Five things you shouldn’t say to your LGBT+ peers

LGBT+ History Month has taken place in the UK every February since 2005 to coincide with the abolition of the controversial Section 28 in 2003. Although LGBT+ rights in the UK have massively improved over the years, LGBT+ people still face bullying, discrimination, harassment and violence in and out of work and at all levels of education.

For example, Stonewall’s LGBT in Britain: Work Report in 2018 revealed that 18% of LGBT+ people had been the target of negative comments or conduct from work colleagues in the previous year. And 12% of trans people have been physically attacked by customers or colleagues because of being trans.

Stonewall’s University Report conducted alongside it concluded that more than 36% of trans students and 7% of LGB students had been the target of negative comments or conduct from university staff. This rose to 60% for trans students and 22% for LGB students who had experienced the same from other students.

And LGBT+ staff at universities also face problems. A report by UCU in 2021 says 30% of LGBT+ staff have experienced homophobic language. In addition, 77% have considered leaving their job.

In this post we look into five things you shouldn’t say or do to an LGBT+ colleague or fellow student. These are beside the obvious hurling of either verbal or written homophobic, biphobic or transphobic slurs, passing offensive “casual remarks” and phrases, physical attacks or gestures, excluding LGBT+ people, and unwanted sexual advances or harassment that many are sadly subject to.

Sometimes these questions are asked, or statements are made, out of curiosity. But more often than not they have subconscious or conscious undertones that are deemed offensive and inappropriate. They must be avoided so that no blurred lines are possible and so that all LGBT+ colleagues and students feel safe and welcome.

  • “What sexuality are you?”

A government-backed survey in 2018 shows that almost 1 in 5 LGBT+ employees are not open about their sexual orientation or gender at work. Stonewall’s Work Report found this same statistic to be more than a third. Many are worried it will affect their job security, are simply not comfortable being open with some colleagues or are afraid it will lead to being bullied, harassed or discriminated against.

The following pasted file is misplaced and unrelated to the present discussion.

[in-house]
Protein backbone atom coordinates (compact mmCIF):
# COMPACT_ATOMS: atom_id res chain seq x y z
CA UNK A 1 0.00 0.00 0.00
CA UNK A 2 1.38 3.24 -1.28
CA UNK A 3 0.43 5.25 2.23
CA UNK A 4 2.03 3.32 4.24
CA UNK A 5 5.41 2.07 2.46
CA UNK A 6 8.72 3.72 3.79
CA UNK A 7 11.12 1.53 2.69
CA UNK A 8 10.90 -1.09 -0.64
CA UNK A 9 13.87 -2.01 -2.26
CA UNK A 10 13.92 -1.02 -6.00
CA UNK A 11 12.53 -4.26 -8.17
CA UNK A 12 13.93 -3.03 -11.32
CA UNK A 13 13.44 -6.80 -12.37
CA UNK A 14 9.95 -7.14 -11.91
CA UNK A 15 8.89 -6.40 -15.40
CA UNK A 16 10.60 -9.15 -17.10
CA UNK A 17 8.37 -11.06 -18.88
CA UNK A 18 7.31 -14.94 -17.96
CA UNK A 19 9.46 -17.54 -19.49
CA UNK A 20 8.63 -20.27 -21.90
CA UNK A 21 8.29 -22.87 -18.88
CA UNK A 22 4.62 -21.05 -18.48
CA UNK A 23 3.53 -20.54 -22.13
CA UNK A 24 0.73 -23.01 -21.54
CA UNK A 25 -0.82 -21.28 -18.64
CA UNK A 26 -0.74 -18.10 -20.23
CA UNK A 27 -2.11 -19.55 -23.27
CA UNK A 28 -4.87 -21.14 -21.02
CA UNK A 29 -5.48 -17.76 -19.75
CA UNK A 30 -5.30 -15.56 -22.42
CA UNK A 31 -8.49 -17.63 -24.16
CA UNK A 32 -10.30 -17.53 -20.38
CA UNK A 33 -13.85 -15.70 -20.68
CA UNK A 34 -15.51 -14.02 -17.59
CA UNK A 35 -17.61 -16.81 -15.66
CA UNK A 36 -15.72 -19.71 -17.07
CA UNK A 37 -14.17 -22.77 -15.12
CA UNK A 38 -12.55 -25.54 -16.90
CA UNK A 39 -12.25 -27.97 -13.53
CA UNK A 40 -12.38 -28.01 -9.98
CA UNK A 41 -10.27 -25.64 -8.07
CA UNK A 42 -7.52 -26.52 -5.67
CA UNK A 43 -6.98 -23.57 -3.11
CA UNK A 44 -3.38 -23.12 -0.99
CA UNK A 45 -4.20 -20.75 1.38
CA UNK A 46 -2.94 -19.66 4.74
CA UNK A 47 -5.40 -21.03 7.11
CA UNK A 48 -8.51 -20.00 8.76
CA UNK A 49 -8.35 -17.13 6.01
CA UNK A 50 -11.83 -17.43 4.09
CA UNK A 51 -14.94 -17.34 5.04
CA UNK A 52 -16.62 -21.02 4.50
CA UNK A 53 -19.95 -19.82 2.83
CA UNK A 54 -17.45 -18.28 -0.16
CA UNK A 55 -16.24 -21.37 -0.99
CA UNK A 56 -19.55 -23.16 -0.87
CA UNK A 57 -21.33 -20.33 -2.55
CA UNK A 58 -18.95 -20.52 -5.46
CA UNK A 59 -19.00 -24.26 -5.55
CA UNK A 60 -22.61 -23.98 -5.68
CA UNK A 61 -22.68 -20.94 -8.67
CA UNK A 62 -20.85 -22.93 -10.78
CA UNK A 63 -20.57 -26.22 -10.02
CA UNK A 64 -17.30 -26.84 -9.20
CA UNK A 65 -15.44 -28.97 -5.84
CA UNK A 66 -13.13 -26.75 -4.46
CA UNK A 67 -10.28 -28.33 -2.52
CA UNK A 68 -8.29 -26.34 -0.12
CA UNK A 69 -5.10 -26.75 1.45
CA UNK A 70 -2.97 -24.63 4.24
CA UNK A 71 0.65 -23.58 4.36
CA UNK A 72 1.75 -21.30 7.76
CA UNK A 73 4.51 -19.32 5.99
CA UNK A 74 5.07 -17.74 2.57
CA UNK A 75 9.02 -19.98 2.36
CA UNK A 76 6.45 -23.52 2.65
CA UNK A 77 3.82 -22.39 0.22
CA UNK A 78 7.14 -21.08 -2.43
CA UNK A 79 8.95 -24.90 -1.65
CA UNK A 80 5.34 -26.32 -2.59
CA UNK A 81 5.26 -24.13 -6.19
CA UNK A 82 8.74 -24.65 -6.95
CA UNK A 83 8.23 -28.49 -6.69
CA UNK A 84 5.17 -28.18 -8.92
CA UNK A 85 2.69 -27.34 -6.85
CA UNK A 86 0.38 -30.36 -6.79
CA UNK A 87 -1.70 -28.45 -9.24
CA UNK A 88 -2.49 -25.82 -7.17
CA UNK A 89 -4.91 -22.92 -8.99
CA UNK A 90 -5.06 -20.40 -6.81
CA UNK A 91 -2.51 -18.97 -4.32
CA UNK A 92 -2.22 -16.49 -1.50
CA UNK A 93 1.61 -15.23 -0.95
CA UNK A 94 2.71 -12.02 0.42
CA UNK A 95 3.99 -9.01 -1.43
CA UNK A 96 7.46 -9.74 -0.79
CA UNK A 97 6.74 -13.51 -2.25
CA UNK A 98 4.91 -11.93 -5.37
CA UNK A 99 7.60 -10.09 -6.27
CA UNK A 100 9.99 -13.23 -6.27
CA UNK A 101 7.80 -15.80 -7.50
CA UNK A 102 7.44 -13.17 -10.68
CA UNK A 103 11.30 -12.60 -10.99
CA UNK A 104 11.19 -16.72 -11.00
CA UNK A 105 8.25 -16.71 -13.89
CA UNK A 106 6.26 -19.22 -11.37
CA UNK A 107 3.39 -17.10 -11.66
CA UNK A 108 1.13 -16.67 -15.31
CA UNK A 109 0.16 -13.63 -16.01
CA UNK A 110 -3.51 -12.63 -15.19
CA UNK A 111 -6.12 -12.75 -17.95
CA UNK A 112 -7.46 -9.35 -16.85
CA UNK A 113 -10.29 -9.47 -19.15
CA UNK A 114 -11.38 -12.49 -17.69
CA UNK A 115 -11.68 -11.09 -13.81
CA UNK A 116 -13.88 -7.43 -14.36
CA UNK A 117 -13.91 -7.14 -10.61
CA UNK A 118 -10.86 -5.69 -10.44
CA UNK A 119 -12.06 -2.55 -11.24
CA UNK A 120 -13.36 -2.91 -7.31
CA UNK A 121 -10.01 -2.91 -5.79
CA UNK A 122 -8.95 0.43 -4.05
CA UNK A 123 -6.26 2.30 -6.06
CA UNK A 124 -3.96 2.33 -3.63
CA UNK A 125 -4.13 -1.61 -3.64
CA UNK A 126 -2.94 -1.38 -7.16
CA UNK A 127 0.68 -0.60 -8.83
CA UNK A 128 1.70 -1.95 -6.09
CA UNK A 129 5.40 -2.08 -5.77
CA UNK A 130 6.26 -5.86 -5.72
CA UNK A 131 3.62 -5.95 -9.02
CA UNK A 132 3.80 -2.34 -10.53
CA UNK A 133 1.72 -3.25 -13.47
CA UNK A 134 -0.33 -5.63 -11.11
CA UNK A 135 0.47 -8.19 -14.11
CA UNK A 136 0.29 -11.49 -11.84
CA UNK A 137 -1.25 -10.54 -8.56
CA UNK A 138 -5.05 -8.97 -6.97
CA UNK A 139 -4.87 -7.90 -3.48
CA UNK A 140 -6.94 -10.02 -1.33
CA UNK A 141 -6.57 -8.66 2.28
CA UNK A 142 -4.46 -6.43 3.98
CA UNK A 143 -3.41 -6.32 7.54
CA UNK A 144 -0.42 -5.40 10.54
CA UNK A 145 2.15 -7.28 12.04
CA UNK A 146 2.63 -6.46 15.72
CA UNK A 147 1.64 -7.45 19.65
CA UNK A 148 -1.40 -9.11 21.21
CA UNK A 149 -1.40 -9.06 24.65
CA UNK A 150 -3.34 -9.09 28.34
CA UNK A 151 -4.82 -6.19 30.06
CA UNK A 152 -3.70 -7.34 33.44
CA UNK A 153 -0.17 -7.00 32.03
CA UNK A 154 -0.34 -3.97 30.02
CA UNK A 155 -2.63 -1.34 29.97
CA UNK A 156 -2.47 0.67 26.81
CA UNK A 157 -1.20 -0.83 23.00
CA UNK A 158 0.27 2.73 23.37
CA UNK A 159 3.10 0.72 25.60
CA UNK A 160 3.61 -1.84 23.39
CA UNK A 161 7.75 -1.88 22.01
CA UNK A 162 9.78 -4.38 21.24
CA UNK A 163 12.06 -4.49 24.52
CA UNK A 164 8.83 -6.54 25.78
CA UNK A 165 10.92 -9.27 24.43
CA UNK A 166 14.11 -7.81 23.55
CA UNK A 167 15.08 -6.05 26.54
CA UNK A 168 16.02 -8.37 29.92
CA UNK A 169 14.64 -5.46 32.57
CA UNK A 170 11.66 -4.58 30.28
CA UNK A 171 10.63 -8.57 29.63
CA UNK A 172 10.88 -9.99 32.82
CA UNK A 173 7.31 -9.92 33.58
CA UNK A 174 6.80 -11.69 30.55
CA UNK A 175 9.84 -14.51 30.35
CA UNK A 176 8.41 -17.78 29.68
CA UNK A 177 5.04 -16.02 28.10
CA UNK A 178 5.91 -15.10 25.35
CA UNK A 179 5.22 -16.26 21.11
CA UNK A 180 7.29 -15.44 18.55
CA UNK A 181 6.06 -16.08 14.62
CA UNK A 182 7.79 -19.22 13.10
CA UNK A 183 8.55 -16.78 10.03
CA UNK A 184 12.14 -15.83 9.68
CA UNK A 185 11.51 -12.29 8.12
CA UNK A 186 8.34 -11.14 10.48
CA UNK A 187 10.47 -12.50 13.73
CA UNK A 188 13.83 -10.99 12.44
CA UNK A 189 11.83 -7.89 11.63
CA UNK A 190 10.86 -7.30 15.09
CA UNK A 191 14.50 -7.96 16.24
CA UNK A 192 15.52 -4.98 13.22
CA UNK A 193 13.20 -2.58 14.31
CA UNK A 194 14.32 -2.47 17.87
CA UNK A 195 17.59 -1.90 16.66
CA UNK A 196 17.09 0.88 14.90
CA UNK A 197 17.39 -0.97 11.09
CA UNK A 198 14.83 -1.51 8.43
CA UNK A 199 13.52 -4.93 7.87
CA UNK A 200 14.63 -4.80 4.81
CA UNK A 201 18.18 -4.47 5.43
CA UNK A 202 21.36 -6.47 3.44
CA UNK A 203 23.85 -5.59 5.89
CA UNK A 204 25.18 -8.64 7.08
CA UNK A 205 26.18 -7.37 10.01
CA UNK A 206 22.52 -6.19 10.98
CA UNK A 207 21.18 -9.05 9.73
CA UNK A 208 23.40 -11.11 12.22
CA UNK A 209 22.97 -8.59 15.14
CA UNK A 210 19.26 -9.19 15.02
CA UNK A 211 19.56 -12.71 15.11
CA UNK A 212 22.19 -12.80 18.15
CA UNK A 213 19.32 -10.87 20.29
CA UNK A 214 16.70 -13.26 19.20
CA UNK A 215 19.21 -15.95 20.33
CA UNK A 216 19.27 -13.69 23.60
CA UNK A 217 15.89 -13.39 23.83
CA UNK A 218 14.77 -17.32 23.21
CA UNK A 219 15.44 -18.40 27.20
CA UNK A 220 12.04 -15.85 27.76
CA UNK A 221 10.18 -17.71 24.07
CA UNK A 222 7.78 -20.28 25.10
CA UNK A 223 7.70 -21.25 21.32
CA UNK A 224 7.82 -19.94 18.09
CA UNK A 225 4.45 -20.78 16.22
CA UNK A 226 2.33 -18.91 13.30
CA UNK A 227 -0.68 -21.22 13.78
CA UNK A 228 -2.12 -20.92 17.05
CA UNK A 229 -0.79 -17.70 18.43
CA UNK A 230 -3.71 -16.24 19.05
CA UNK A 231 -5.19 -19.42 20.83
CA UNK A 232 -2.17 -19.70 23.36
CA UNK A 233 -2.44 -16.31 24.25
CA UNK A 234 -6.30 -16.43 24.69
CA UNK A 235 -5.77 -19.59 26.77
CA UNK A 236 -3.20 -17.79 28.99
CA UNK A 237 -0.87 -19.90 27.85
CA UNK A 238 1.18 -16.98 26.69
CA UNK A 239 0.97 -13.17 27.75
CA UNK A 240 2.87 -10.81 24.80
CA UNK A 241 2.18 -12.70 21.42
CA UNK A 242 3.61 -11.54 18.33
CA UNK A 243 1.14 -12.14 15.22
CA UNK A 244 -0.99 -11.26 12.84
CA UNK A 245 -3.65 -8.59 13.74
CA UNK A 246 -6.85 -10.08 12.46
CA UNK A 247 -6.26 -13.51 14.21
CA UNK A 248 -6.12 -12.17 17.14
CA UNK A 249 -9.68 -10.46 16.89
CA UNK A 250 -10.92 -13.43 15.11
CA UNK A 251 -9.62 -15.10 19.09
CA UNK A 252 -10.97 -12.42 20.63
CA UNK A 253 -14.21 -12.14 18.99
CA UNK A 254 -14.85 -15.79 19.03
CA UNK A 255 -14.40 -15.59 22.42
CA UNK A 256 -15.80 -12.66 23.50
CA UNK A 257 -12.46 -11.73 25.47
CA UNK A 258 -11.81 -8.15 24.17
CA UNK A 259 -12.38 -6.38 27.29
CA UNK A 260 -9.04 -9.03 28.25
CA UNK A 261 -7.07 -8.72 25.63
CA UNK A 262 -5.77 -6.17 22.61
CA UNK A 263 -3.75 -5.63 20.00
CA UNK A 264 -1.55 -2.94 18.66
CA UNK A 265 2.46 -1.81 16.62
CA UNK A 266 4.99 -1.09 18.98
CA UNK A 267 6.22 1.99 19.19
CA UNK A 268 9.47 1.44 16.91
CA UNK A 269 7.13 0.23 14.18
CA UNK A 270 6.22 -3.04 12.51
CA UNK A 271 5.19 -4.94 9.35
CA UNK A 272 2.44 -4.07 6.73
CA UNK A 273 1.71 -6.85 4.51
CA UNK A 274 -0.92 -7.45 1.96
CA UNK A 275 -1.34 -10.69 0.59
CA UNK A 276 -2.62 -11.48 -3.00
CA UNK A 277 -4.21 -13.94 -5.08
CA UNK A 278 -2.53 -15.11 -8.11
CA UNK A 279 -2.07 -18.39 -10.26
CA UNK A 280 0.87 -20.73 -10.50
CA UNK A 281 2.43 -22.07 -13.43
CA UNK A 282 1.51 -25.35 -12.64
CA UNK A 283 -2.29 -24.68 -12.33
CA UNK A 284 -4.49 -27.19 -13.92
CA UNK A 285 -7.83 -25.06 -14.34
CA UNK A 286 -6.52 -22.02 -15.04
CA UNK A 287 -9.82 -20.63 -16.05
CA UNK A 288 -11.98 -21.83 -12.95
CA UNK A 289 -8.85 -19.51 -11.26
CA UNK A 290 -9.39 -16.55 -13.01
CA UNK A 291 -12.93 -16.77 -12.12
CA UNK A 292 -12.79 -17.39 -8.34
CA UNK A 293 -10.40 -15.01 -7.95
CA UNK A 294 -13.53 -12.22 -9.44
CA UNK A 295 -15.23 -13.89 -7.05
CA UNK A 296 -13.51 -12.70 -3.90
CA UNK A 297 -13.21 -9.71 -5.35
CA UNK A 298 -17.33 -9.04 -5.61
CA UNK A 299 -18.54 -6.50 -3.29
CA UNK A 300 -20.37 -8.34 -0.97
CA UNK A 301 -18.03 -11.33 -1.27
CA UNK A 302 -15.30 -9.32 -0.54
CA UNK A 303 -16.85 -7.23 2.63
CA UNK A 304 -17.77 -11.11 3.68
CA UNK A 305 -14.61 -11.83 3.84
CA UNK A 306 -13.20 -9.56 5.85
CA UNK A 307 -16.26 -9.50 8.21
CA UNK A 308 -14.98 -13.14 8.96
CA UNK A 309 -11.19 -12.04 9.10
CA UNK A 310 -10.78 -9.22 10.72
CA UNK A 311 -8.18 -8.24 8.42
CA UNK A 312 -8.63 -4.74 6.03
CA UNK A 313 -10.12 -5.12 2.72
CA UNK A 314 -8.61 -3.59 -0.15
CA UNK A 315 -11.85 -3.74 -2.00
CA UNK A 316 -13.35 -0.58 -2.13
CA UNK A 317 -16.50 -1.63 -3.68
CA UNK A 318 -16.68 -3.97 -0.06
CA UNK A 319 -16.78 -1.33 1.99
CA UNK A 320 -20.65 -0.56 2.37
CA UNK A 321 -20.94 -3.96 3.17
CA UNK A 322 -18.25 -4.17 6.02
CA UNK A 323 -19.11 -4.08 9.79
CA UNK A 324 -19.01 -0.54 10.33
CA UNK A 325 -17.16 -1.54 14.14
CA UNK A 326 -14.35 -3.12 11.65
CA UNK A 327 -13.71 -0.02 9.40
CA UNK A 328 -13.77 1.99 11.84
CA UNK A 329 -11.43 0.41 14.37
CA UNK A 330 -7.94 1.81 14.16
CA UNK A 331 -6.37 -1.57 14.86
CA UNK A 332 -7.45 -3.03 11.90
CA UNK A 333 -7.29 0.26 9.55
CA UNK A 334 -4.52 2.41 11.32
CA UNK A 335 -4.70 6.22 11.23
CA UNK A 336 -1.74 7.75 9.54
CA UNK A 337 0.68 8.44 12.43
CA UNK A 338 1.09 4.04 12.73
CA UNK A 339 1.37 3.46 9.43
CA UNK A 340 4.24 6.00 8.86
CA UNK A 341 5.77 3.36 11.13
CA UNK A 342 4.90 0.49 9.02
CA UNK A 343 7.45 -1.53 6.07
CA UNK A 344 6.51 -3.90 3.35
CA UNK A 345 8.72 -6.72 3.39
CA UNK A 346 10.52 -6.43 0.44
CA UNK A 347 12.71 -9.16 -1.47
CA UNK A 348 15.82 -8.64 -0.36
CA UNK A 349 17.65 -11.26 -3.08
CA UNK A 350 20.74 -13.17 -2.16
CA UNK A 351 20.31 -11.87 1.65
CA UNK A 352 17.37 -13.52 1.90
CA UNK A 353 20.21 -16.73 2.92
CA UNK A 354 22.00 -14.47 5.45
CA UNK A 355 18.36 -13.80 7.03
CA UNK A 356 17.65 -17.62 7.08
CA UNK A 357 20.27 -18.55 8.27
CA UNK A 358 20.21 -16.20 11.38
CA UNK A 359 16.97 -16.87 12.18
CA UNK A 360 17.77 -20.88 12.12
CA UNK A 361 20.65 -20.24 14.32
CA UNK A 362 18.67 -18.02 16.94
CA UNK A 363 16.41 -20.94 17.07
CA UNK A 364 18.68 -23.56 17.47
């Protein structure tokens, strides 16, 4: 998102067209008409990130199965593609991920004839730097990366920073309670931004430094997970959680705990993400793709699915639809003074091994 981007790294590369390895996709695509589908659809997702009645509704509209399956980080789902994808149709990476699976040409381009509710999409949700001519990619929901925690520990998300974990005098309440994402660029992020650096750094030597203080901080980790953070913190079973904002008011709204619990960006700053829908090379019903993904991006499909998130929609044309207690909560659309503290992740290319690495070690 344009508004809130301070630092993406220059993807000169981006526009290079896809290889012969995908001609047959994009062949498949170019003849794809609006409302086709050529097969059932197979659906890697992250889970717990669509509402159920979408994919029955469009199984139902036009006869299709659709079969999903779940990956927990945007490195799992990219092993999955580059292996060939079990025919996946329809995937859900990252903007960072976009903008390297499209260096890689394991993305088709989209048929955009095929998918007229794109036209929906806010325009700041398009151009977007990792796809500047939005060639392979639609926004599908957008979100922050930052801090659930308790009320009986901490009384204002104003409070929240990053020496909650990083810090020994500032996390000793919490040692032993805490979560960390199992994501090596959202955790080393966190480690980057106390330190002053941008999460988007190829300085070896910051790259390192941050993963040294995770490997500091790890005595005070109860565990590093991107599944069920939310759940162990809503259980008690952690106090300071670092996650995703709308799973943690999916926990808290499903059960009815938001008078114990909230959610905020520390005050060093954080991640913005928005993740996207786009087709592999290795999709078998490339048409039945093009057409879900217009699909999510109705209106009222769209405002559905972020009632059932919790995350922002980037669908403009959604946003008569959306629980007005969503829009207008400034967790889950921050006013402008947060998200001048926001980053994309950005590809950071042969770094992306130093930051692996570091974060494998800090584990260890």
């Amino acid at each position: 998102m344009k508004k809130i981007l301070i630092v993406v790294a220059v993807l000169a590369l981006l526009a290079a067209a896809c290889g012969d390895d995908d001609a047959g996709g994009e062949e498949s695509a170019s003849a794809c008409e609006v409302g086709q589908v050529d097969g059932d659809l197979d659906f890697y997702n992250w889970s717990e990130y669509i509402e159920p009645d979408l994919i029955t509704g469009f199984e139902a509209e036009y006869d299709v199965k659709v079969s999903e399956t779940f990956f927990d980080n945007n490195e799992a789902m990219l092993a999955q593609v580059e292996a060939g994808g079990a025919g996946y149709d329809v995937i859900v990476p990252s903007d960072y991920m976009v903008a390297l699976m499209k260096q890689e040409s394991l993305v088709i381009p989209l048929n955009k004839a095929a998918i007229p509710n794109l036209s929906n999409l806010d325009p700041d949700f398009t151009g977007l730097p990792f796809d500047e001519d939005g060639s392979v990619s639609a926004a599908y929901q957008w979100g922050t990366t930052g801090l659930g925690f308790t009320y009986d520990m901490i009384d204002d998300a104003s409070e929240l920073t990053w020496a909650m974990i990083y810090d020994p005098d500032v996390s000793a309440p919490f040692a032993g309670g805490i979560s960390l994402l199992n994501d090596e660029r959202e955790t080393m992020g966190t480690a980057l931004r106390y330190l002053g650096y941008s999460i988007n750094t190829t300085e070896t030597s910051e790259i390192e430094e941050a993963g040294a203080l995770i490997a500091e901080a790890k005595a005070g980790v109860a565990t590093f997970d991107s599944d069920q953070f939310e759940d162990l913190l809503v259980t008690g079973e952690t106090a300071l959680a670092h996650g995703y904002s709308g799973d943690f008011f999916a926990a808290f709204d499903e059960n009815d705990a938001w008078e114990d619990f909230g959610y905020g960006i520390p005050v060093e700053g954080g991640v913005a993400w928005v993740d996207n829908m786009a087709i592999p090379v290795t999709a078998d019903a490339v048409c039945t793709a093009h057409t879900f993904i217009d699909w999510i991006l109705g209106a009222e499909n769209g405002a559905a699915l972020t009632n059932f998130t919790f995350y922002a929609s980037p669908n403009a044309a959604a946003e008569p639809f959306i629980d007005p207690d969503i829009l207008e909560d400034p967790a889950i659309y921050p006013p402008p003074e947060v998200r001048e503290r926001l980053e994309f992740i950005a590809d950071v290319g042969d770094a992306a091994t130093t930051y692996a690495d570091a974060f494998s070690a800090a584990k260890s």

Meanwhile, according to a study by UCAS, 82% of LGBT+ students about to start university say they are confident about being more open about their sexual orientation or gender. Stonewall’s report shows that 13% of LGB students aren’t open with anyone at university about their sexual orientation. However, it also found that 42% of LGBT students have hidden their identity at university for fear of discrimination.

Although students are more likely to be open than people in work, many do not like being directly asked this question. Nobody should be pressured into coming out or revealing details about their private lives if they don’t want to.

This sometimes, however, can depend on certain contexts, your relationship with the person and the tone in which this is asked. For example, if you are friends with them and the topic of sexuality or their relationship with someone arises, asking for clarification if you did not already know could be deemed acceptable.

  • “Do you prefer men or women?”

Those who identify as gay or lesbian will often be asked this question if they are not out. Bisexual, pansexual and asexual people - whether they are out or not - are also asked, and many of them find it an insulting and invasive question.

Questioning the validity of a bisexual, pansexual or asexual person’s sexual orientation is not something they should be subject to. And nobody should be forced to be upfront about their sexual orientation if they don’t want to be. You can read more about understanding the importance of bi-visibility at work here.

  • “What gender are you?” Or misgendering someone.

Another absolute no-no. This is a very invasive question to some who may not identify with any specific gender or identify as trans. Furthermore, misgendering someone, especially intentionally, when you know that person’s gender identity, is extremely offensive. Research sadly shows that trans people face even more and worse discrimination in educational settings and the workplace than those who are LGB.

A more appropriate question that could be asked without prejudice and judgement is “which pronouns do you prefer?” However, this is something you can ask anyone, not just people you deem need to be asked because you are unsure. Though it must be considered that this is not always preferred by everyone either. You can start by clarifying your own preferred pronouns to create an even playing field.